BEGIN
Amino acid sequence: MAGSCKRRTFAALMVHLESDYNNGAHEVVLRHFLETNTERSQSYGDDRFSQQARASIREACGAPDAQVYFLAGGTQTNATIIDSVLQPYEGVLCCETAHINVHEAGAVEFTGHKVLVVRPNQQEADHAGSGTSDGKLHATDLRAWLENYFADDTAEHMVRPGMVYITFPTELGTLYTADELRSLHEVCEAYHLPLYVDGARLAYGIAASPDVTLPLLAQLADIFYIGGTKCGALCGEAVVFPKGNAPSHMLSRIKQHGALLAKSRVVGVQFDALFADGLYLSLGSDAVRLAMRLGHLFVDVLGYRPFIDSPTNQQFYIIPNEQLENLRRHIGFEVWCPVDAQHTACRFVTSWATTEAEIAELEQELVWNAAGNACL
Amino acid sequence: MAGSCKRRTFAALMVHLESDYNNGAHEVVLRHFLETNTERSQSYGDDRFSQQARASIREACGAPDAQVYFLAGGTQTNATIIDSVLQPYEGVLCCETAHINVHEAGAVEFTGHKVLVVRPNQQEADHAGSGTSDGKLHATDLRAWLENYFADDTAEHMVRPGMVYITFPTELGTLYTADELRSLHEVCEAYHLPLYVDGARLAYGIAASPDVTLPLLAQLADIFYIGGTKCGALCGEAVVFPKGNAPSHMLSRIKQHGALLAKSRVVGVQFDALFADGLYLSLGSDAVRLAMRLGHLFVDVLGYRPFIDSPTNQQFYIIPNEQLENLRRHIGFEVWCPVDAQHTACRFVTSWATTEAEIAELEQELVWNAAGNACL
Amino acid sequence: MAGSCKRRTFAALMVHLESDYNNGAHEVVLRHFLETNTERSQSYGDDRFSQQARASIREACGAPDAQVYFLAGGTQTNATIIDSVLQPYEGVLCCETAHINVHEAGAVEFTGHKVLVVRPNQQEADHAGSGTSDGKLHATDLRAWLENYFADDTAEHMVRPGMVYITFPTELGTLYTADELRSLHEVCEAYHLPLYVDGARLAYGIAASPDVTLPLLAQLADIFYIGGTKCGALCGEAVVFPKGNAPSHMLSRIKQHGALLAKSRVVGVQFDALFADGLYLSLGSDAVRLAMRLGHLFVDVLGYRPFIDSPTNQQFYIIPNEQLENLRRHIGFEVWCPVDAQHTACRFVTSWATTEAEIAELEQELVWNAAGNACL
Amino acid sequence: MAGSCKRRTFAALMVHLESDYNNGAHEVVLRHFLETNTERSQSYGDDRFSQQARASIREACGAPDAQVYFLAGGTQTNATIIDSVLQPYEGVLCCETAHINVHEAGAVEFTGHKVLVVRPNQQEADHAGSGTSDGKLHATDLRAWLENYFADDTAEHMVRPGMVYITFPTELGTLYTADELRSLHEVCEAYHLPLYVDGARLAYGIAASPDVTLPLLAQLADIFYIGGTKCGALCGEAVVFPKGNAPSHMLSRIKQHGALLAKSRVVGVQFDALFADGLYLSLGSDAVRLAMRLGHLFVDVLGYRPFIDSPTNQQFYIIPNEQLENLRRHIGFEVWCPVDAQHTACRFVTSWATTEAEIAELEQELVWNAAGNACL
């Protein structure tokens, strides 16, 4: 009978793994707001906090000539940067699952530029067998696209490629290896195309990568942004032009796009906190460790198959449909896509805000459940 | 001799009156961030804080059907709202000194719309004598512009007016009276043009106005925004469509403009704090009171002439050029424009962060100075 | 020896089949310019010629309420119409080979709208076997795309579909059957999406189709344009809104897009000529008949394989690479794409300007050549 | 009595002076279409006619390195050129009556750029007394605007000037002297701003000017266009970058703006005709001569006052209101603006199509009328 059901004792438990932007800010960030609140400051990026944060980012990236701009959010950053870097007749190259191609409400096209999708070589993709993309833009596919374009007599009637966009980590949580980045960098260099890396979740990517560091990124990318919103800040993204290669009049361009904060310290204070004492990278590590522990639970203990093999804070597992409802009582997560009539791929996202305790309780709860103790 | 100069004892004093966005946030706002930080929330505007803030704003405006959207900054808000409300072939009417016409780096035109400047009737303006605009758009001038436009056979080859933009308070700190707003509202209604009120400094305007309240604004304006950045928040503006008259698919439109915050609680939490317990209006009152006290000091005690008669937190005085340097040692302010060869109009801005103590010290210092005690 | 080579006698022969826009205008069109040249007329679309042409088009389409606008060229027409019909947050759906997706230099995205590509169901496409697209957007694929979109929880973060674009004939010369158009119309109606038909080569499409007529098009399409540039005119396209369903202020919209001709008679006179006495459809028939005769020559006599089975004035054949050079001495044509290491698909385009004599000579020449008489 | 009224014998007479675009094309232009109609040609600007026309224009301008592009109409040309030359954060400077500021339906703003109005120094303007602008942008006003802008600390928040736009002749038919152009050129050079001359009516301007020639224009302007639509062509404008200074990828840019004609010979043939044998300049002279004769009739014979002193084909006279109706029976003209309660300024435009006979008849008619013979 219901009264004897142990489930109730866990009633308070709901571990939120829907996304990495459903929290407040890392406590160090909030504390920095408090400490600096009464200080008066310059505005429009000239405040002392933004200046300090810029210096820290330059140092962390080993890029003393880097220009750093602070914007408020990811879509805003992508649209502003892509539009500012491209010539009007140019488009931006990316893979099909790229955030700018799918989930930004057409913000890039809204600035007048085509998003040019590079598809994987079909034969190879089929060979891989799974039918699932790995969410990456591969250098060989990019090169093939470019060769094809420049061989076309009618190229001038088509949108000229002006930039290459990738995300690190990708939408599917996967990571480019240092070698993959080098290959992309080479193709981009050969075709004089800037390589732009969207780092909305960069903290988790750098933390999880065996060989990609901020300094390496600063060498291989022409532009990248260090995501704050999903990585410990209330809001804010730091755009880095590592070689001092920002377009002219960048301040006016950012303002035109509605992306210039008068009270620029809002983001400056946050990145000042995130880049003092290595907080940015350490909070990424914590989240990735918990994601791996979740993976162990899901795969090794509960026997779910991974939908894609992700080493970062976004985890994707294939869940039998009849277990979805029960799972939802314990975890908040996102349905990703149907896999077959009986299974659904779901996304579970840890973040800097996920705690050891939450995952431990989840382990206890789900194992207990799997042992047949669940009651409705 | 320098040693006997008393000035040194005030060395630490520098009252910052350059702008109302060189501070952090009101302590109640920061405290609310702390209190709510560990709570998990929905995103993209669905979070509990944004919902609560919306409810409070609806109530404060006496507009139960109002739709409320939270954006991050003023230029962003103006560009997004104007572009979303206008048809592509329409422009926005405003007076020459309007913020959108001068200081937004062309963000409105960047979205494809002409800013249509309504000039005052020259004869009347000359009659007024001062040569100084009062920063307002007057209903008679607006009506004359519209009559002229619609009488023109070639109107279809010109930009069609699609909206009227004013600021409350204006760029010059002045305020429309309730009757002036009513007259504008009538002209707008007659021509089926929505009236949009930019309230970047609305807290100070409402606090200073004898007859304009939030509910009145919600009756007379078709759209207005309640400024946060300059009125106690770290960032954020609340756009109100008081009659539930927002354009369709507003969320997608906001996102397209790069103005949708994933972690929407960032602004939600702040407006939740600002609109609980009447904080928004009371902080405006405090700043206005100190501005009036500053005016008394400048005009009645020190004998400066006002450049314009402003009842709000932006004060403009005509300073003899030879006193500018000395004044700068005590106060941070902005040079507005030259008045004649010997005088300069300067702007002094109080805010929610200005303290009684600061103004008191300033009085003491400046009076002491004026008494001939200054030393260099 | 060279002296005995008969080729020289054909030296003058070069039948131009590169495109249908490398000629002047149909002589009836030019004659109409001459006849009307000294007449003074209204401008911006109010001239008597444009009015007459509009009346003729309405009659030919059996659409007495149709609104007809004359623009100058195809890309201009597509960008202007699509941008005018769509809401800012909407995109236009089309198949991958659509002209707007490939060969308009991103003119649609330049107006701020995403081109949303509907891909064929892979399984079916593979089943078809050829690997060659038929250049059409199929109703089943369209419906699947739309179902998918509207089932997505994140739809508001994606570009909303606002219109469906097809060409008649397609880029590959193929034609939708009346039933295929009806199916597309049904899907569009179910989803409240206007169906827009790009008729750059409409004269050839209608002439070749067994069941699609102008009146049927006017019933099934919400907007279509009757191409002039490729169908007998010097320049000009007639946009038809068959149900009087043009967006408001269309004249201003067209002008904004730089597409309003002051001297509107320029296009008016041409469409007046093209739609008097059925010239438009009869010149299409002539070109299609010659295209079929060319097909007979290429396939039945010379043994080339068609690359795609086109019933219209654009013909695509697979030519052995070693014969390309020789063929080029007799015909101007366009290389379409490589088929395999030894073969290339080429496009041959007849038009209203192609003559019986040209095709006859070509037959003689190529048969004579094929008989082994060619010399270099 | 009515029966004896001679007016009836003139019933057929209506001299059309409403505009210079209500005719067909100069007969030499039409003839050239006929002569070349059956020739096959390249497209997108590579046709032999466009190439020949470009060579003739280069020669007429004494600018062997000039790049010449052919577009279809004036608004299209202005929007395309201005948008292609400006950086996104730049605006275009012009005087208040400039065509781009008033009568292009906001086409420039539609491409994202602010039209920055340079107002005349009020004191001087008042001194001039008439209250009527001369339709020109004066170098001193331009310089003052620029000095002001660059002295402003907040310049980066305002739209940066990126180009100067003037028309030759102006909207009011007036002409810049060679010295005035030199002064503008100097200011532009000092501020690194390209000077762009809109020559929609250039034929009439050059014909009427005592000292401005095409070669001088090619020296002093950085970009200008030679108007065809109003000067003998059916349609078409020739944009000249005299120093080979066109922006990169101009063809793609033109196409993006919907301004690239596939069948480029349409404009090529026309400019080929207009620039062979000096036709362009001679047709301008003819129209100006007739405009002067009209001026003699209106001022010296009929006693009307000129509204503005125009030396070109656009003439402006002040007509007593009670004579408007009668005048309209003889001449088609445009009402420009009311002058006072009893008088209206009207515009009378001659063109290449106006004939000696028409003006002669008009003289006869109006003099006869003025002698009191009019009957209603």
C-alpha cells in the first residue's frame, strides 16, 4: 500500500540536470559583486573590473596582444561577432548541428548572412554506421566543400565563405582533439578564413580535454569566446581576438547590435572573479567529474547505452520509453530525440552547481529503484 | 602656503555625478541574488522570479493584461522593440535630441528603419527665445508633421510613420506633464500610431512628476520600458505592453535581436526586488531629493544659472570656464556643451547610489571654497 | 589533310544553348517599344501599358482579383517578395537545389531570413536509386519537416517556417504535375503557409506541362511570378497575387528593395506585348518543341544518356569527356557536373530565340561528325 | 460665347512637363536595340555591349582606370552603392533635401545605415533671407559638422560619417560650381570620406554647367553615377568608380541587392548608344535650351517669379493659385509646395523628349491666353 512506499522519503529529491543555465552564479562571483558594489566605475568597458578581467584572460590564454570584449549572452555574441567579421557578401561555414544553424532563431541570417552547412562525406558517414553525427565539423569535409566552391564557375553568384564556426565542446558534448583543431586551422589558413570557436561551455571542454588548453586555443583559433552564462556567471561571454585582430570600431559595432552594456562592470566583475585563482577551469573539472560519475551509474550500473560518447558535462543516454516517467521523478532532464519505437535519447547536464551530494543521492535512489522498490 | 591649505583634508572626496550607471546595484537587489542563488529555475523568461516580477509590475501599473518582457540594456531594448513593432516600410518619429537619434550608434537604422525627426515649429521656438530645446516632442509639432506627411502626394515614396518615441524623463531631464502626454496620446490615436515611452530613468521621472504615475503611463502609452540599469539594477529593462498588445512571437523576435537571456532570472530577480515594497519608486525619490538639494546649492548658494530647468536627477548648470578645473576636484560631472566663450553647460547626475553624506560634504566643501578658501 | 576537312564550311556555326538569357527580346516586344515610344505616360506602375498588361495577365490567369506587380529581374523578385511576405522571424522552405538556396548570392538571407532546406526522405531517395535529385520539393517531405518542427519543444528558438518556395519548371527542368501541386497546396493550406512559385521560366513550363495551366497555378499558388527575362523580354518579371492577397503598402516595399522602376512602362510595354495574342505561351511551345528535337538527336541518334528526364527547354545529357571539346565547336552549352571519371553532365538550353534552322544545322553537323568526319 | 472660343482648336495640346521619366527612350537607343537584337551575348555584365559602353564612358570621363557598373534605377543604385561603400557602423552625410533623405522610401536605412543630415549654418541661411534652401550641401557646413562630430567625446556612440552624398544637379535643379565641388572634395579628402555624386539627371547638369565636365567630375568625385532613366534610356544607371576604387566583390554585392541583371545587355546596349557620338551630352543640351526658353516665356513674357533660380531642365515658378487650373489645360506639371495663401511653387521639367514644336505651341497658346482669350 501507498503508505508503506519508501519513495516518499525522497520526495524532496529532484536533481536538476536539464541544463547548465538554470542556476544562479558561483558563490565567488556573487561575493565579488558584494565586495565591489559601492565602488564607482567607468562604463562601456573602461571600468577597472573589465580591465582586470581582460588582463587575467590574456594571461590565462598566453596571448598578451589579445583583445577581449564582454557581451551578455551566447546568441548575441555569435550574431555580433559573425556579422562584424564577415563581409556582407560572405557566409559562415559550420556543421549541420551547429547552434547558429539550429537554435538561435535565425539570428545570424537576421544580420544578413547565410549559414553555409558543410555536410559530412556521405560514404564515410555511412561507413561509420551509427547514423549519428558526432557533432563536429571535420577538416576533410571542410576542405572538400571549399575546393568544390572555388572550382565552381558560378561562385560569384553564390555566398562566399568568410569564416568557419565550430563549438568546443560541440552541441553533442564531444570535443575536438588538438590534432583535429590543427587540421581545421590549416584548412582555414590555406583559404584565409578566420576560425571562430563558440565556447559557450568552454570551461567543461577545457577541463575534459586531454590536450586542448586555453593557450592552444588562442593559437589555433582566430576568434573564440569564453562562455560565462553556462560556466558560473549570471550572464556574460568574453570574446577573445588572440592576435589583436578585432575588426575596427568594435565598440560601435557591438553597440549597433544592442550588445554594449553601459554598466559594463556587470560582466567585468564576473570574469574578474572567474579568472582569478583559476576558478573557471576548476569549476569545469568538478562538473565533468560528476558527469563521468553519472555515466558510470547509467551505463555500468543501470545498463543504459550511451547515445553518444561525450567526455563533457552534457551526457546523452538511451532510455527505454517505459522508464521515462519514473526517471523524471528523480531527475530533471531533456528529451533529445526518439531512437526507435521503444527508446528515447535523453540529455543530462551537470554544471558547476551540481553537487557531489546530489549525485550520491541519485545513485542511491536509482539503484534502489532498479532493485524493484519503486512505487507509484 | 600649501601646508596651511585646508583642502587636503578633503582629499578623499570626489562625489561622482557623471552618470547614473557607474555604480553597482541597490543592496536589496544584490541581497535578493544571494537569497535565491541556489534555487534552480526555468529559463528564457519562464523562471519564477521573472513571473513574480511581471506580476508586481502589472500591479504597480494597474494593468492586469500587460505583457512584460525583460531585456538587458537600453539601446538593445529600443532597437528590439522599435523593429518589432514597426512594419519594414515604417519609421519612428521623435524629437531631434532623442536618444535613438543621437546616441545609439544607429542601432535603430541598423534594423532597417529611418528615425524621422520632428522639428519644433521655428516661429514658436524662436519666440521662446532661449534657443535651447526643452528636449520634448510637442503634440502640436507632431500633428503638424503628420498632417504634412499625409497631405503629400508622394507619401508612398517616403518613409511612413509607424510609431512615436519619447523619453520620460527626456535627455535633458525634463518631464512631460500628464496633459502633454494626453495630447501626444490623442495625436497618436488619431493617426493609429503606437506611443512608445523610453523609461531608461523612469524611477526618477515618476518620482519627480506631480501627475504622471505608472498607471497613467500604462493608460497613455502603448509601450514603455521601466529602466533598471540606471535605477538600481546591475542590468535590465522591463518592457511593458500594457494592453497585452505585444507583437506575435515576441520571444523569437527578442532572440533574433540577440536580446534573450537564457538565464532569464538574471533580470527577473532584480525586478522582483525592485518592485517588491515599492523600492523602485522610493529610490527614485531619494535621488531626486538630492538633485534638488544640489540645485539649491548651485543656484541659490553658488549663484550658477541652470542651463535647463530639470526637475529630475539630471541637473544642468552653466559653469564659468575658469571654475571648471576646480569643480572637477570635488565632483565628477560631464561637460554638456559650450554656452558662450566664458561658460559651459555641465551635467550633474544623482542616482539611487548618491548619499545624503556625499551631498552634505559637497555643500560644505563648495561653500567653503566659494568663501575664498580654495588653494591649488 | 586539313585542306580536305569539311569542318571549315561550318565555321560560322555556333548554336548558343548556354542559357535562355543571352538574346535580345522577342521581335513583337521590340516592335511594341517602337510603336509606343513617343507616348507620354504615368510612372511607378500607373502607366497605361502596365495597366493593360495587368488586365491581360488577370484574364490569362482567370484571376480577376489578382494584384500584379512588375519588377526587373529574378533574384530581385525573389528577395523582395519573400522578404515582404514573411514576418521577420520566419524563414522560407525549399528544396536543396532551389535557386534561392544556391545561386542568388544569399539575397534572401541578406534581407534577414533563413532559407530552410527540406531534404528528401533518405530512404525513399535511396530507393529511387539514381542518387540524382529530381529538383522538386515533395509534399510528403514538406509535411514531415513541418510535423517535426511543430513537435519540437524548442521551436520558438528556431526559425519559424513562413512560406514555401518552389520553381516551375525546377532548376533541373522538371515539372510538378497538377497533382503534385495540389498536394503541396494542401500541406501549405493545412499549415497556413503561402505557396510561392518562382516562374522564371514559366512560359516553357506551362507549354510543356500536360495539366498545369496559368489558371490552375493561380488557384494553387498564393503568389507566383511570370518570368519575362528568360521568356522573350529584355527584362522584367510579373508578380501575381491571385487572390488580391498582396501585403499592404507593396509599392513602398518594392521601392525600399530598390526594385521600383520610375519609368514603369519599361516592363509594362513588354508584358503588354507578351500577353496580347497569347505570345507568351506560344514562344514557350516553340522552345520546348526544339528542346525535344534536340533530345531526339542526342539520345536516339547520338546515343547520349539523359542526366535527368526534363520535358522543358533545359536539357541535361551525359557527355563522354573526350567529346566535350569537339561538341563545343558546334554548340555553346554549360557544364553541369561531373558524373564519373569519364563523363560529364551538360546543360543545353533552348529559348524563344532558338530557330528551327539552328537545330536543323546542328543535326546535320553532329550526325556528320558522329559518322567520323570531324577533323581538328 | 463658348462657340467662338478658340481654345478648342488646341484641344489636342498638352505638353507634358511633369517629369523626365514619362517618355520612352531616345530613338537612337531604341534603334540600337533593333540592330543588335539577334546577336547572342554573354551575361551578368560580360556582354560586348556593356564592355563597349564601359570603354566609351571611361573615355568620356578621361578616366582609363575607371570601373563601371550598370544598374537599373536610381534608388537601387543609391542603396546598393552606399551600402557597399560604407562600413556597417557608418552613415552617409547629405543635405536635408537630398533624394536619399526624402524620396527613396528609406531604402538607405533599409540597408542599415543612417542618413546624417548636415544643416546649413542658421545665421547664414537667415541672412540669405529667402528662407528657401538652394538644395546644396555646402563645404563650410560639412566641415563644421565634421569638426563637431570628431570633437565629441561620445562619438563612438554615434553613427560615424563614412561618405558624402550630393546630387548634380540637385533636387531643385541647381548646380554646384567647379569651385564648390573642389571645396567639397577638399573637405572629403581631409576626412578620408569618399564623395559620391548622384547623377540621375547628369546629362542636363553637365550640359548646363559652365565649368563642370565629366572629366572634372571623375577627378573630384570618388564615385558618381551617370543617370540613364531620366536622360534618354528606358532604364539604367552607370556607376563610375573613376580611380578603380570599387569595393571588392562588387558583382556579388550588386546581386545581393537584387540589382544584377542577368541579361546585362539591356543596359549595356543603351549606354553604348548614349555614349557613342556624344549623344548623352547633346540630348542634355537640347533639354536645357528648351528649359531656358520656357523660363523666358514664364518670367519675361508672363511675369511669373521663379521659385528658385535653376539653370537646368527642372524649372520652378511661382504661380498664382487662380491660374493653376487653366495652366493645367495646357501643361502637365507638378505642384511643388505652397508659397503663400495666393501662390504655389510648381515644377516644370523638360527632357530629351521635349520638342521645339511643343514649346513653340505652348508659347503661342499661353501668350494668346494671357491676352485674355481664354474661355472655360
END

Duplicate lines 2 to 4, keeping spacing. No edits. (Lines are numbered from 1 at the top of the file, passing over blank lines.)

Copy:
Amino acid sequence: MAGSCKRRTFAALMVHLESDYNNGAHEVVLRHFLETNTERSQSYGDDRFSQQARASIREACGAPDAQVYFLAGGTQTNATIIDSVLQPYEGVLCCETAHINVHEAGAVEFTGHKVLVVRPNQQEADHAGSGTSDGKLHATDLRAWLENYFADDTAEHMVRPGMVYITFPTELGTLYTADELRSLHEVCEAYHLPLYVDGARLAYGIAASPDVTLPLLAQLADIFYIGGTKCGALCGEAVVFPKGNAPSHMLSRIKQHGALLAKSRVVGVQFDALFADGLYLSLGSDAVRLAMRLGHLFVDVLGYRPFIDSPTNQQFYIIPNEQLENLRRHIGFEVWCPVDAQHTACRFVTSWATTEAEIAELEQELVWNAAGNACL
Amino acid sequence: MAGSCKRRTFAALMVHLESDYNNGAHEVVLRHFLETNTERSQSYGDDRFSQQARASIREACGAPDAQVYFLAGGTQTNATIIDSVLQPYEGVLCCETAHINVHEAGAVEFTGHKVLVVRPNQQEADHAGSGTSDGKLHATDLRAWLENYFADDTAEHMVRPGMVYITFPTELGTLYTADELRSLHEVCEAYHLPLYVDGARLAYGIAASPDVTLPLLAQLADIFYIGGTKCGALCGEAVVFPKGNAPSHMLSRIKQHGALLAKSRVVGVQFDALFADGLYLSLGSDAVRLAMRLGHLFVDVLGYRPFIDSPTNQQFYIIPNEQLENLRRHIGFEVWCPVDAQHTACRFVTSWATTEAEIAELEQELVWNAAGNACL
Amino acid sequence: MAGSCKRRTFAALMVHLESDYNNGAHEVVLRHFLETNTERSQSYGDDRFSQQARASIREACGAPDAQVYFLAGGTQTNATIIDSVLQPYEGVLCCETAHINVHEAGAVEFTGHKVLVVRPNQQEADHAGSGTSDGKLHATDLRAWLENYFADDTAEHMVRPGMVYITFPTELGTLYTADELRSLHEVCEAYHLPLYVDGARLAYGIAASPDVTLPLLAQLADIFYIGGTKCGALCGEAVVFPKGNAPSHMLSRIKQHGALLAKSRVVGVQFDALFADGLYLSLGSDAVRLAMRLGHLFVDVLGYRPFIDSPTNQQFYIIPNEQLENLRRHIGFEVWCPVDAQHTACRFVTSWATTEAEIAELEQELVWNAAGNACL